Oh, New Seasons Market how I love thee. Let me count the ways…

  1. January: Fisher’s Landing store purchased and put “Bringing
    Cooking Back,” on their shelves.
  2. February: They opened their doors to me and the community
    for a cookbook signing and tasting.
  3. Today: My convenient little cookbook will make it’s debut on
    the shelves of the New Seasons — Concordia store. Totally cool. Concordia is the neighborhood where I grew up ( my high school is just a couple of miles down the way). And, there are lots of foodies in Portland so I’m anxious to see how they receive it. Bonus — I hear Concordia is the busiest New Seasons store.

I’m tickled and honored to have “Bringing Cooking Back,” in two of their 12 stores. Will “Bringing Cooking Back” grace the shelves of all 12? I sure hope so.

Thank you ever so much New Seasons Market for embracing and promoting little folks like me.

Chrisetta Mosley

Chrisetta Mosley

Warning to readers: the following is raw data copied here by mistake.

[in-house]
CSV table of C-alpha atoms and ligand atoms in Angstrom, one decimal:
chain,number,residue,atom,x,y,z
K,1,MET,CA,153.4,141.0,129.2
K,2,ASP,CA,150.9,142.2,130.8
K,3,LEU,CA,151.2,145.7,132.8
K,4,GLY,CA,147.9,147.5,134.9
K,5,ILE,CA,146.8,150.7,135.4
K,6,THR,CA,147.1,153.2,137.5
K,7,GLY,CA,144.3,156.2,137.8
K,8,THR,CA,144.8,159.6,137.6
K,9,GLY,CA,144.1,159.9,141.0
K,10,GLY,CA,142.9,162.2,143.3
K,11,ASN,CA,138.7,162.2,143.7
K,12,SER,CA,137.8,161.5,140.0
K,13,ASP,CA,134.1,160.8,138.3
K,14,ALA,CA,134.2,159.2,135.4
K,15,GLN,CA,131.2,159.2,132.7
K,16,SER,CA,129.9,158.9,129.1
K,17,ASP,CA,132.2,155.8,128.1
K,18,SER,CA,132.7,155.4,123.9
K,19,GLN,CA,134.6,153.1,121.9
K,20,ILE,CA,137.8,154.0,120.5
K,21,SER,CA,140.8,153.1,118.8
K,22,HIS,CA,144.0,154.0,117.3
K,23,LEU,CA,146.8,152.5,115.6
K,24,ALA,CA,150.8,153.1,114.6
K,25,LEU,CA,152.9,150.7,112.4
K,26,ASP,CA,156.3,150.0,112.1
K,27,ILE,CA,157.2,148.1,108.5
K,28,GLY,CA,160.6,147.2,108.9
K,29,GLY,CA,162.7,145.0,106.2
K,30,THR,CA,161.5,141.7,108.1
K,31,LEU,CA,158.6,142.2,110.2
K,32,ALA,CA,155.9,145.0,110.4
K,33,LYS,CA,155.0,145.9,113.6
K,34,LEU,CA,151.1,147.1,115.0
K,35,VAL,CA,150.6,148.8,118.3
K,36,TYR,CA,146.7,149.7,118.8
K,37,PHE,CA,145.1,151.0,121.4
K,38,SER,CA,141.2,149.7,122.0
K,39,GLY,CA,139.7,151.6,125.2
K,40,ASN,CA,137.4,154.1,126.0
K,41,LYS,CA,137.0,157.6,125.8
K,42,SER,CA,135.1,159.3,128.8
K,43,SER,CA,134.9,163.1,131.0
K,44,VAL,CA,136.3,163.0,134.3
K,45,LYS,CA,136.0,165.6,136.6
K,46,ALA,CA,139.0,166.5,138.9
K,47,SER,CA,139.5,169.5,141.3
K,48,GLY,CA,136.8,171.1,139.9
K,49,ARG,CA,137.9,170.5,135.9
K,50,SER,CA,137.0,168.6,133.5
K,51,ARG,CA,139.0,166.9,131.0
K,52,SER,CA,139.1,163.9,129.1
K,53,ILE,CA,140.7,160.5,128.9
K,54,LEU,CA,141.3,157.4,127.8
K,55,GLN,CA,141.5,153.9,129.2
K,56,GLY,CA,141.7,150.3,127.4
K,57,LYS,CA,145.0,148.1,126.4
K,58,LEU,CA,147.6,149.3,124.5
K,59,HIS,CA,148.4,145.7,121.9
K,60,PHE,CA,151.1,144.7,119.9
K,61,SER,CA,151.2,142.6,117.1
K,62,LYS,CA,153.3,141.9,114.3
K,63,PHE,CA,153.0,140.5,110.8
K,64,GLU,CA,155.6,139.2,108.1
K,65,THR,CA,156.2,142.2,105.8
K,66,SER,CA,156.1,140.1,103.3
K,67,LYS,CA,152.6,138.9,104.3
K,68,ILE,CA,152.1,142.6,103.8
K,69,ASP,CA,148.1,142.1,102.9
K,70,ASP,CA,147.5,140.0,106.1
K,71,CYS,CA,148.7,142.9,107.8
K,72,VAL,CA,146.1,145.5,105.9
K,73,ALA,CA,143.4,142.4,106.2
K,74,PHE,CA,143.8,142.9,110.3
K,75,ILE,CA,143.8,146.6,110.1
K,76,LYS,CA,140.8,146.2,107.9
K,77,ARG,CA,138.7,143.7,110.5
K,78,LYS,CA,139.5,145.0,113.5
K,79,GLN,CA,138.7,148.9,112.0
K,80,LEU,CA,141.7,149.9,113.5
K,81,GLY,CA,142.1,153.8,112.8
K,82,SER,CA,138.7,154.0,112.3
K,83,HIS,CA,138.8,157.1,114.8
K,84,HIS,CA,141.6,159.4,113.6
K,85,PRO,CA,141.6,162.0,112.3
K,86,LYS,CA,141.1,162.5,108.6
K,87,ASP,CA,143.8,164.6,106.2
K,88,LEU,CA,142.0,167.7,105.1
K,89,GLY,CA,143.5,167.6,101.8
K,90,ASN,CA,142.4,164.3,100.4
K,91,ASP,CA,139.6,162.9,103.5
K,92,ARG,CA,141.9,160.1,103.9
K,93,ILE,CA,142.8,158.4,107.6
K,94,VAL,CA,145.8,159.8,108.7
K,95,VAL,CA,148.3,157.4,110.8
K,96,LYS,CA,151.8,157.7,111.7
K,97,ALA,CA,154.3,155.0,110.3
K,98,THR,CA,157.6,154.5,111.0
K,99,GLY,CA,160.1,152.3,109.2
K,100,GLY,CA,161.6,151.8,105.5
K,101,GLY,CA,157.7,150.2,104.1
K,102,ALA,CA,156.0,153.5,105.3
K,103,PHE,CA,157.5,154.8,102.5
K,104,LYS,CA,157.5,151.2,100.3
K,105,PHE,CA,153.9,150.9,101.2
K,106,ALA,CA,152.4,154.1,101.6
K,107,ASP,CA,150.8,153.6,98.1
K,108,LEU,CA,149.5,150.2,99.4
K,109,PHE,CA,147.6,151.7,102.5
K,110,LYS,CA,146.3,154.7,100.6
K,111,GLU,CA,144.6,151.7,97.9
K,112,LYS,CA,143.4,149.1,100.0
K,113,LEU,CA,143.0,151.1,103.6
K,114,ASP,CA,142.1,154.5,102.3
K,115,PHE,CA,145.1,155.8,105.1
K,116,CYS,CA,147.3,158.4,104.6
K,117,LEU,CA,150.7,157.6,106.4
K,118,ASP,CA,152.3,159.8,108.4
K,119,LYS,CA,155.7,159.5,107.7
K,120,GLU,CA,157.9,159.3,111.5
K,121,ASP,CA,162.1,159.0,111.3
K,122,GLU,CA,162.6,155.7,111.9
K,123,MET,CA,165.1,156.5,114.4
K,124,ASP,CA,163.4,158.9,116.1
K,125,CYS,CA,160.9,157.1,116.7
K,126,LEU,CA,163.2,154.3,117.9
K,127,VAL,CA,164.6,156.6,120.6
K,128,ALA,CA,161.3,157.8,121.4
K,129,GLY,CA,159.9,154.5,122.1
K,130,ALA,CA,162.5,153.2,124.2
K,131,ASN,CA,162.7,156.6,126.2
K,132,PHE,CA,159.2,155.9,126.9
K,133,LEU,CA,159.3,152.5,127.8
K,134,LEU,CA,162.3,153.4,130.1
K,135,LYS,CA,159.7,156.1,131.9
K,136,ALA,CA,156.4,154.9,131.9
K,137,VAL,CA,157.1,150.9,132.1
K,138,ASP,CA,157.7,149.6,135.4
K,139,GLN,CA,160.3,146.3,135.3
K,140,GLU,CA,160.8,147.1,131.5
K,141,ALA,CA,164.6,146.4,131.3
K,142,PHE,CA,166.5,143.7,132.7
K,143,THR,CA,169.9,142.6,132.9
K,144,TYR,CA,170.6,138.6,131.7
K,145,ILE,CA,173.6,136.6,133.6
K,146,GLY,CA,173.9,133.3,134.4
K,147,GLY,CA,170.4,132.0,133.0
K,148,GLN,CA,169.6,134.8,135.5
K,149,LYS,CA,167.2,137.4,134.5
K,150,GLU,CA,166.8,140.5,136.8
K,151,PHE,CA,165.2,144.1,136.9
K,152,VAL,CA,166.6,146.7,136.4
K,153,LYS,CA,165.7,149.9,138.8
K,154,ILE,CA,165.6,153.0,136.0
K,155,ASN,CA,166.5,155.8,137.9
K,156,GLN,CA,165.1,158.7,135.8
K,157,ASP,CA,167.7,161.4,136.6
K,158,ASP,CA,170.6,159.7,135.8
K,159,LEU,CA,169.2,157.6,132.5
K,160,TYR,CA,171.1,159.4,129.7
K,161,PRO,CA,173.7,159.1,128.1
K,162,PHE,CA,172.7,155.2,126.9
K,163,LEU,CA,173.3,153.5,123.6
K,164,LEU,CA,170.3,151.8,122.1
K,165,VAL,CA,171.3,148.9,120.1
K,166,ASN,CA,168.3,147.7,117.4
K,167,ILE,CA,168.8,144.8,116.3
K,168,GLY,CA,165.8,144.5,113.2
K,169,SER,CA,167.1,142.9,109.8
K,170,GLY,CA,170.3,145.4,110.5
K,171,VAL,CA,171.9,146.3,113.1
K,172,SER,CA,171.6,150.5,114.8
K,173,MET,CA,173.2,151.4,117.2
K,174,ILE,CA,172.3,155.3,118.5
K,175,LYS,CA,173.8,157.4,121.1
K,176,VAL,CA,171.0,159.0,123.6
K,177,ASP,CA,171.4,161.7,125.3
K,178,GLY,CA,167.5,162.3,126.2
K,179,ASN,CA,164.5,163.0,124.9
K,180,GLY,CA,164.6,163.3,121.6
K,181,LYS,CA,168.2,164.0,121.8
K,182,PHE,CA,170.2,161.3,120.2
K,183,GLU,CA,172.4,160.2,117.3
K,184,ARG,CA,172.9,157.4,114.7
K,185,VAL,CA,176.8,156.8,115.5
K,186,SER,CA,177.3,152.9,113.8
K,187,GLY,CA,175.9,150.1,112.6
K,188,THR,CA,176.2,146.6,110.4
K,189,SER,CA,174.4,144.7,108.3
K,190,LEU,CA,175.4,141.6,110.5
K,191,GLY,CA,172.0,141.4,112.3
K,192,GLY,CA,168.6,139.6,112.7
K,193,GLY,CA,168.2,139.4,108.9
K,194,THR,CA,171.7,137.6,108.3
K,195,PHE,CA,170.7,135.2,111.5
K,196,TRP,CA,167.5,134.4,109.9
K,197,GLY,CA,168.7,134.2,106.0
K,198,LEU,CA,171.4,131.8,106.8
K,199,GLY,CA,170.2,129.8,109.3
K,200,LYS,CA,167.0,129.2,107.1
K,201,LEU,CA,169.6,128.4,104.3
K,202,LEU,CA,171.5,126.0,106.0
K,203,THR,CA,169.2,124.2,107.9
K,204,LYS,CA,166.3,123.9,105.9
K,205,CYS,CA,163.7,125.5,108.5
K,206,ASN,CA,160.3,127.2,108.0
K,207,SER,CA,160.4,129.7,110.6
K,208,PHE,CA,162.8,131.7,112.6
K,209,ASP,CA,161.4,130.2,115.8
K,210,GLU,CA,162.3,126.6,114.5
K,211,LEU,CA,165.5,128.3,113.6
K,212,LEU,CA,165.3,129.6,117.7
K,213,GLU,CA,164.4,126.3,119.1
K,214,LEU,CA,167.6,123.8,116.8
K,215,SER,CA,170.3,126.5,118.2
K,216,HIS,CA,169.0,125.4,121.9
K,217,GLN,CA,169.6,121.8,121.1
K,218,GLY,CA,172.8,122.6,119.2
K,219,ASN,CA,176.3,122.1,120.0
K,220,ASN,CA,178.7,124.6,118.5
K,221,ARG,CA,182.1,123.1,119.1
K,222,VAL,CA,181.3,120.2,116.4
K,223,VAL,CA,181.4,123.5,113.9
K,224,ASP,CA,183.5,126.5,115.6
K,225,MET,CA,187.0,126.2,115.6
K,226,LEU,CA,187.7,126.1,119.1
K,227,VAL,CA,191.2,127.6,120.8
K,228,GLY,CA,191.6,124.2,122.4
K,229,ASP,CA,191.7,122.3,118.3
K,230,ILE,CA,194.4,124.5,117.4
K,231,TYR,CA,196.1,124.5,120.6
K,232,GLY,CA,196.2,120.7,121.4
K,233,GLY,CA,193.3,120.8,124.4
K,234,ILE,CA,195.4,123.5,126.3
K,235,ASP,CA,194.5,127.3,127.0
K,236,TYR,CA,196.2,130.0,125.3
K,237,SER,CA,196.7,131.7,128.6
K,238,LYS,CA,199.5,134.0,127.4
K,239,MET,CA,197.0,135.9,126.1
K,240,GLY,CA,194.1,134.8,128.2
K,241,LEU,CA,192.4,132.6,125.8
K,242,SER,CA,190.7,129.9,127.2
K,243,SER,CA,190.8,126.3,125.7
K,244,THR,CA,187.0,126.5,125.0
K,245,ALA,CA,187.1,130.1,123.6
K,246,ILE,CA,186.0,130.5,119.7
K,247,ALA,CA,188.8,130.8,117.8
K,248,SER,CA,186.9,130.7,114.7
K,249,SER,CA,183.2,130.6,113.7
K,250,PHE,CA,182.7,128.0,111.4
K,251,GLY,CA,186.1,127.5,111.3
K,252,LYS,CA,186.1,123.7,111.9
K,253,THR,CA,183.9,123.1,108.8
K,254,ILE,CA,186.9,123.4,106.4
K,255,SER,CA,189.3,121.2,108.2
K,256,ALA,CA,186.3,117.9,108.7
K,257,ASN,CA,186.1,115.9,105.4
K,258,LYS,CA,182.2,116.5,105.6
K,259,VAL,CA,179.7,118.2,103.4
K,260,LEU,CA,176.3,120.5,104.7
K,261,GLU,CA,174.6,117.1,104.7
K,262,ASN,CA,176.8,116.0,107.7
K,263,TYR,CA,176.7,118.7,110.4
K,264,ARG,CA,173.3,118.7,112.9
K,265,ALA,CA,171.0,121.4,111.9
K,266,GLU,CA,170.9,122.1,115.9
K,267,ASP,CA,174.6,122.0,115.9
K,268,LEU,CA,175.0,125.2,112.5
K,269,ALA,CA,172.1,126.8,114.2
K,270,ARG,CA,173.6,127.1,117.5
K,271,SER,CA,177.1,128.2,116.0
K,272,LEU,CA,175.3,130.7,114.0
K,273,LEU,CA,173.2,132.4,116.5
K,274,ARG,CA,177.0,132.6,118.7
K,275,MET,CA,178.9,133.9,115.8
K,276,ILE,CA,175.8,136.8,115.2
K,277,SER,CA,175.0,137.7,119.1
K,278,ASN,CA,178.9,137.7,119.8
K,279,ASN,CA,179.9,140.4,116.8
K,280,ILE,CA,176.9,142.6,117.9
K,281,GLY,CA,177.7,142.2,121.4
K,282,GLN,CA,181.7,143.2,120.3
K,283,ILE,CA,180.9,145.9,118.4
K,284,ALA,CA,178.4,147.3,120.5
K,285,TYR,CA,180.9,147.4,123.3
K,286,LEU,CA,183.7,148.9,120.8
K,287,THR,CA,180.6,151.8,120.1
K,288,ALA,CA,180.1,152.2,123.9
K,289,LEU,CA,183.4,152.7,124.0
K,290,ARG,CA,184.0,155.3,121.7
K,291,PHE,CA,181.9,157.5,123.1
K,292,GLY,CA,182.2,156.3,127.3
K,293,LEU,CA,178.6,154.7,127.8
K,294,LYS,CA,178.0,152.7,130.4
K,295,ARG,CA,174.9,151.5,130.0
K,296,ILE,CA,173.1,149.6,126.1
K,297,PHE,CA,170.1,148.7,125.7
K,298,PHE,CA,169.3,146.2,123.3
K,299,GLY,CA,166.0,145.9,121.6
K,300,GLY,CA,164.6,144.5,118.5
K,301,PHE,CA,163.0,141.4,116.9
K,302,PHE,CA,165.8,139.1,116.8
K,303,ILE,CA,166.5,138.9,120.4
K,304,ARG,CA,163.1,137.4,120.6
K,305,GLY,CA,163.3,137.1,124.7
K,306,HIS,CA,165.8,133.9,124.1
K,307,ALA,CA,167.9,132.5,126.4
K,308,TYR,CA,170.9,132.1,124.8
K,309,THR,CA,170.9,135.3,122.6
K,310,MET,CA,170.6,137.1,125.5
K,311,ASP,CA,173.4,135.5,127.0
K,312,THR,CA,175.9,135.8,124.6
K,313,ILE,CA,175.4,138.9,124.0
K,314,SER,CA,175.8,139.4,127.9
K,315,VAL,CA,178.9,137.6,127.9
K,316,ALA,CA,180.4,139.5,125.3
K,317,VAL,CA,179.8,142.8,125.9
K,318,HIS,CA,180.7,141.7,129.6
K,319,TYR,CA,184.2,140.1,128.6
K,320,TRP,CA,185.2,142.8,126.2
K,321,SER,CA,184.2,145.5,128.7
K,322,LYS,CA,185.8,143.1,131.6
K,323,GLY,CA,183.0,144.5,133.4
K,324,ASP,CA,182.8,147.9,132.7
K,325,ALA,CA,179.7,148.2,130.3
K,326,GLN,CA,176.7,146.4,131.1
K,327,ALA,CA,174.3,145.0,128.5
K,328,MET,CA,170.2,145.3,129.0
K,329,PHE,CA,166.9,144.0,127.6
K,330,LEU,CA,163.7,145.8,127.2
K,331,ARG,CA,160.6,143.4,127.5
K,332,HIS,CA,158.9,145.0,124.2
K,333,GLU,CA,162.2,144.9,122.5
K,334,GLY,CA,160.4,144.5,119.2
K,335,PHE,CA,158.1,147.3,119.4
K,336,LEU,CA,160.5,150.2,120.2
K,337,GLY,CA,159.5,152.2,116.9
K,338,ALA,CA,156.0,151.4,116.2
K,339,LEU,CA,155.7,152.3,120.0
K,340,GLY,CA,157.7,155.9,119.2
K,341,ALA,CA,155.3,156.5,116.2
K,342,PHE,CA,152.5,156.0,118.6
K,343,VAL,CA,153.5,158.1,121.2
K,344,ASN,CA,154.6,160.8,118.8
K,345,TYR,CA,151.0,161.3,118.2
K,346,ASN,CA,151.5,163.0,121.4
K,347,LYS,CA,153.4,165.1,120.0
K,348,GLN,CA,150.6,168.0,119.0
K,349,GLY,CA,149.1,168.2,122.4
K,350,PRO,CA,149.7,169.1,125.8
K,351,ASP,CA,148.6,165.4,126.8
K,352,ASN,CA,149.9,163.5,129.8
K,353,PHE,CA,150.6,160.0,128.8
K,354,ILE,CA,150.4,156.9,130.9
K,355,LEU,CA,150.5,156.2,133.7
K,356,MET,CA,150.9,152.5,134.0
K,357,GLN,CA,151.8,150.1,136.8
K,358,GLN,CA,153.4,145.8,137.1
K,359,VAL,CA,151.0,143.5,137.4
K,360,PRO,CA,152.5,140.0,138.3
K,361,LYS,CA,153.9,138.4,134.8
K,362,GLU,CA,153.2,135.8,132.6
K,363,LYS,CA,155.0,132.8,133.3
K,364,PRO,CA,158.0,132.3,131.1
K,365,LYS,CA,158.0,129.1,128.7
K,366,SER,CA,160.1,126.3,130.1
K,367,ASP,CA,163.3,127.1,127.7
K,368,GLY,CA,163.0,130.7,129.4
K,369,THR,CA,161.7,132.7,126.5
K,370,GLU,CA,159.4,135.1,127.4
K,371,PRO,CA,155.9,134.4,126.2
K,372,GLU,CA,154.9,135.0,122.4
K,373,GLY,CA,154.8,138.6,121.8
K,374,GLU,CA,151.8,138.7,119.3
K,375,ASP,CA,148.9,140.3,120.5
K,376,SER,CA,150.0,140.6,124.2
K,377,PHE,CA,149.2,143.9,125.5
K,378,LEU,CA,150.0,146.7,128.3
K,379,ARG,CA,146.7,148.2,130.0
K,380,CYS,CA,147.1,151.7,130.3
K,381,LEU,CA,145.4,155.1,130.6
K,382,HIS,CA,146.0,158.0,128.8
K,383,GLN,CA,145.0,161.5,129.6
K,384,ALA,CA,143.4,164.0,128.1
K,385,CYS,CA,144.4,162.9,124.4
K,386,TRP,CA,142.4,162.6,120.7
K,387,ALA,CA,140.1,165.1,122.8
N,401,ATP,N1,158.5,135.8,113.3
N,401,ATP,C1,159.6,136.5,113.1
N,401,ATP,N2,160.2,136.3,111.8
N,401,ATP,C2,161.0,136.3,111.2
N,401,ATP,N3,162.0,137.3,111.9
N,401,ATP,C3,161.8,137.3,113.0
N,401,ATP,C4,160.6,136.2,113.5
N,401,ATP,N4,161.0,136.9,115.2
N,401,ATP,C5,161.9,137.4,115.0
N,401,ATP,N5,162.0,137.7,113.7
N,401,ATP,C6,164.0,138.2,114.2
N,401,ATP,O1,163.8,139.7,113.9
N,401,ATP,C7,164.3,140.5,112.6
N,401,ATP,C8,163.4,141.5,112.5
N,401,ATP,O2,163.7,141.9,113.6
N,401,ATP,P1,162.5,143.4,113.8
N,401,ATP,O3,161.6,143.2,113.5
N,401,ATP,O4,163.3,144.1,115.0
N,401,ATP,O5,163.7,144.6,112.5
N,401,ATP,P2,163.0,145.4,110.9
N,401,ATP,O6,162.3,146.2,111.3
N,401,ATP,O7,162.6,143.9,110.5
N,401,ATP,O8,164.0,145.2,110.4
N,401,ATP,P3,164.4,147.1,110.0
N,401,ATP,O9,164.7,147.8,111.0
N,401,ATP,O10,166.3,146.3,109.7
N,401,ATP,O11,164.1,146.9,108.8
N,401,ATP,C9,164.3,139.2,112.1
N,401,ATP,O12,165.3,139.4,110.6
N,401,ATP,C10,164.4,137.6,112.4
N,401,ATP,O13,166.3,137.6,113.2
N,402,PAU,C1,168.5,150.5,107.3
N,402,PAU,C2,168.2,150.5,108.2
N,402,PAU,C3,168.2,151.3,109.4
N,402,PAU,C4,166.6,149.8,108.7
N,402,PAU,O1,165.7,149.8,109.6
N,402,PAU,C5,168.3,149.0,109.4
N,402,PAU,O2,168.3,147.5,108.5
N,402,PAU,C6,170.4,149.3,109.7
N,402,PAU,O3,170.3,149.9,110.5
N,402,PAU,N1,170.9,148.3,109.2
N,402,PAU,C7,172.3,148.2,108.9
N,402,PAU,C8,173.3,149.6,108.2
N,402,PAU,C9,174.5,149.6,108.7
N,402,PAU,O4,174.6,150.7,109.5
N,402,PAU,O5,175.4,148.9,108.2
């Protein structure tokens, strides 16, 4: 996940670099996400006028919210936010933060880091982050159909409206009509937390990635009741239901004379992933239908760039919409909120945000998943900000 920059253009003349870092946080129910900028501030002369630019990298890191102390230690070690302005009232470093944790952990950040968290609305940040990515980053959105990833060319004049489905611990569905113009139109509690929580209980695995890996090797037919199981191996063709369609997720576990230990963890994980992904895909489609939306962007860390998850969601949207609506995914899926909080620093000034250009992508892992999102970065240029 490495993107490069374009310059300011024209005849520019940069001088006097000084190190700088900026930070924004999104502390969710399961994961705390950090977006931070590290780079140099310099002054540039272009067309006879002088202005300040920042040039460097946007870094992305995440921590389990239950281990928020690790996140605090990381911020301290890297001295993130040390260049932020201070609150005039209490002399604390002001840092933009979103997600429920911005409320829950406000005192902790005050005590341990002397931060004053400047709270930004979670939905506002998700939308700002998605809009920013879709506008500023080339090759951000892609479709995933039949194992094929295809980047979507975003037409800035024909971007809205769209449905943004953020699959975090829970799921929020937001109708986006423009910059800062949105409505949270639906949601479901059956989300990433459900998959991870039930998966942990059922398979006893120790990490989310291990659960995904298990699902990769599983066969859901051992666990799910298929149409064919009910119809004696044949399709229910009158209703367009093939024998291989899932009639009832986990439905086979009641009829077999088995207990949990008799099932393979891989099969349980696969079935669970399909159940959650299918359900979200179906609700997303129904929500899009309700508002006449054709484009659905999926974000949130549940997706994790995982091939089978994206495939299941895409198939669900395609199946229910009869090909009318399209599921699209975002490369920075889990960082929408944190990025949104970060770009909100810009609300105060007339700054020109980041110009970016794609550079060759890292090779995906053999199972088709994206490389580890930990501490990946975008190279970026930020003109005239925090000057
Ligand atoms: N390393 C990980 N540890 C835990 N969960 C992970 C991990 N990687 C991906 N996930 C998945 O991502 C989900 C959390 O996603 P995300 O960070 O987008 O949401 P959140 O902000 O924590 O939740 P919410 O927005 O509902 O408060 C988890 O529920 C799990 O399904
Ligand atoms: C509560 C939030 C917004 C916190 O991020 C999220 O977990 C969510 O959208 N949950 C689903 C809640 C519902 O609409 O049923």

I am a product – and now a survivor – of childhood obesity. As a child, my family always told me that my extra weight was merely baby fat and I’d eventually grow out of it. I never did. Instead, my childhood is filled with memories of not being able to ride a bike, flattening its training wheels from being over the recommended weight, and avoiding P.E. classes by any means necessary. For years, I wore my fatness like a wounded soldier wears a Purple Heart - with pride. I owned the look. I dressed it up. I worked the room. There wasn't a skinny girl who intimidated me. I made sure my hair was laid just right. Nails polished. Outfits coordinated to the tee. Accessories to compliment every outfit. But everyone has a breaking point, and mine came in the spring of 2004 when I tipped the scale at nearly 400 pounds 388 to be exact. I was MISERABLE trapped inside of that body. I no longer wore my Purple Heart with pride. Rather, I was ashamed and frightened. Ashamed that I had allowed food to become my everything – frightened I would die because of it. Drastic times called for drastic measures... Today, I’m bound and determined to live a better, healthier, active lifestyle. I realize I’m no longer a passenger in my life, I’m the driver. I’m overcoming my inhibitions and I’m slowly but surely saying farewell to my old childhood nemesis, obesity. For once and for all, Farewell Fatso!

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